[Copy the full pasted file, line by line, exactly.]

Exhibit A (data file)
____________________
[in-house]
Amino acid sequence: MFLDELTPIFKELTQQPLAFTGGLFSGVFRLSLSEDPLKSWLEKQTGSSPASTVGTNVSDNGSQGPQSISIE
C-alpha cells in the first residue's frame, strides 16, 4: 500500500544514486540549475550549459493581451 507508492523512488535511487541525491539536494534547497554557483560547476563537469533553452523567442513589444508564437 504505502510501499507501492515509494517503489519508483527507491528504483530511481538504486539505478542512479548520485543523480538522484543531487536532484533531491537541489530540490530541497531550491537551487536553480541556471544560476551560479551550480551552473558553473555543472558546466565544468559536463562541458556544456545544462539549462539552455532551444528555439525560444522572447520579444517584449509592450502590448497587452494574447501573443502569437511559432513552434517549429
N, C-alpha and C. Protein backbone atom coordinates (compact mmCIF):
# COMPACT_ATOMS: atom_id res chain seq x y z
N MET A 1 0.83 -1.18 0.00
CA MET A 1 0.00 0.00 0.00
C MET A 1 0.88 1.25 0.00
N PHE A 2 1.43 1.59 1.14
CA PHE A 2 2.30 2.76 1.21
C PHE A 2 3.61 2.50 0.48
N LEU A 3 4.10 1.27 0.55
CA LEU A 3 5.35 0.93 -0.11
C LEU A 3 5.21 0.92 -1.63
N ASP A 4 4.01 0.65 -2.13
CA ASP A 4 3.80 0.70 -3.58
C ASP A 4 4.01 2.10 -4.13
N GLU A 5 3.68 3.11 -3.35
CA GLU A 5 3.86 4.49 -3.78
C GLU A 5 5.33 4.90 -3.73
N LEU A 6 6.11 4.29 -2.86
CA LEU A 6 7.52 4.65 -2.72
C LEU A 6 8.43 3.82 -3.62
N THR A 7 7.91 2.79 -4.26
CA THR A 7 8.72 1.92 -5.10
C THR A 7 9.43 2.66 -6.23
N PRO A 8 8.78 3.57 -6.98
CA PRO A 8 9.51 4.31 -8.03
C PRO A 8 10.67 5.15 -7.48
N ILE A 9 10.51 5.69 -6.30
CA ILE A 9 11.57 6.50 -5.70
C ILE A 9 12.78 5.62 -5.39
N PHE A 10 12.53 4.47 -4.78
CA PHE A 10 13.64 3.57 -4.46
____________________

[in-house]
Amino acid sequence: MFLDELTPIFKELTQQPLAFTGGLFSGVFRLSLSEDPLKSWLEKQTGSSPASTVGTNVSDNGSQGPQSISIE
C-alpha cells in the first residue's frame, strides 16, 4: 500500500544514486540549475550549459493581451 507508492523512488535511487541525491539536494534547497554557483560547476563537469533553452523567442513589444508564437 504505502510501499507501492515509494517503489519508483527507491528504483530511481538504486539505478542512479548520485543523480538522484543531487536532484533531491537541489530540490530541497531550491537551487536553480541556471544560476551560479551550480551552473558553473555543472558546466565544468559536463562541458556544456545544462539549462539552455532551444528555439525560444522572447520579444517584449509592450502590448497587452494574447501573443502569437511559432513552434517549429
N, C-alpha and C. Protein backbone atom coordinates (compact mmCIF):
# COMPACT_ATOMS: atom_id res chain seq x y z
N MET A 1 0.83 -1.18 0.00
CA MET A 1 0.00 0.00 0.00
C MET A 1 0.88 1.25 0.00
N PHE A 2 1.43 1.59 1.14
CA PHE A 2 2.30 2.76 1.21
C PHE A 2 3.61 2.50 0.48
N LEU A 3 4.10 1.27 0.55
CA LEU A 3 5.35 0.93 -0.11
C LEU A 3 5.21 0.92 -1.63
N ASP A 4 4.01 0.65 -2.13
CA ASP A 4 3.80 0.70 -3.58
C ASP A 4 4.01 2.10 -4.13
N GLU A 5 3.68 3.11 -3.35
CA GLU A 5 3.86 4.49 -3.78
C GLU A 5 5.33 4.90 -3.73
N LEU A 6 6.11 4.29 -2.86
CA LEU A 6 7.52 4.65 -2.72
C LEU A 6 8.43 3.82 -3.62
N THR A 7 7.91 2.79 -4.26
CA THR A 7 8.72 1.92 -5.10
C THR A 7 9.43 2.66 -6.23
N PRO A 8 8.78 3.57 -6.98
CA PRO A 8 9.51 4.31 -8.03
C PRO A 8 10.67 5.15 -7.48
N ILE A 9 10.51 5.69 -6.30
CA ILE A 9 11.57 6.50 -5.70
C ILE A 9 12.78 5.62 -5.39
N PHE A 10 12.53 4.47 -4.78
CA PHE A 10 13.64 3.57 -4.46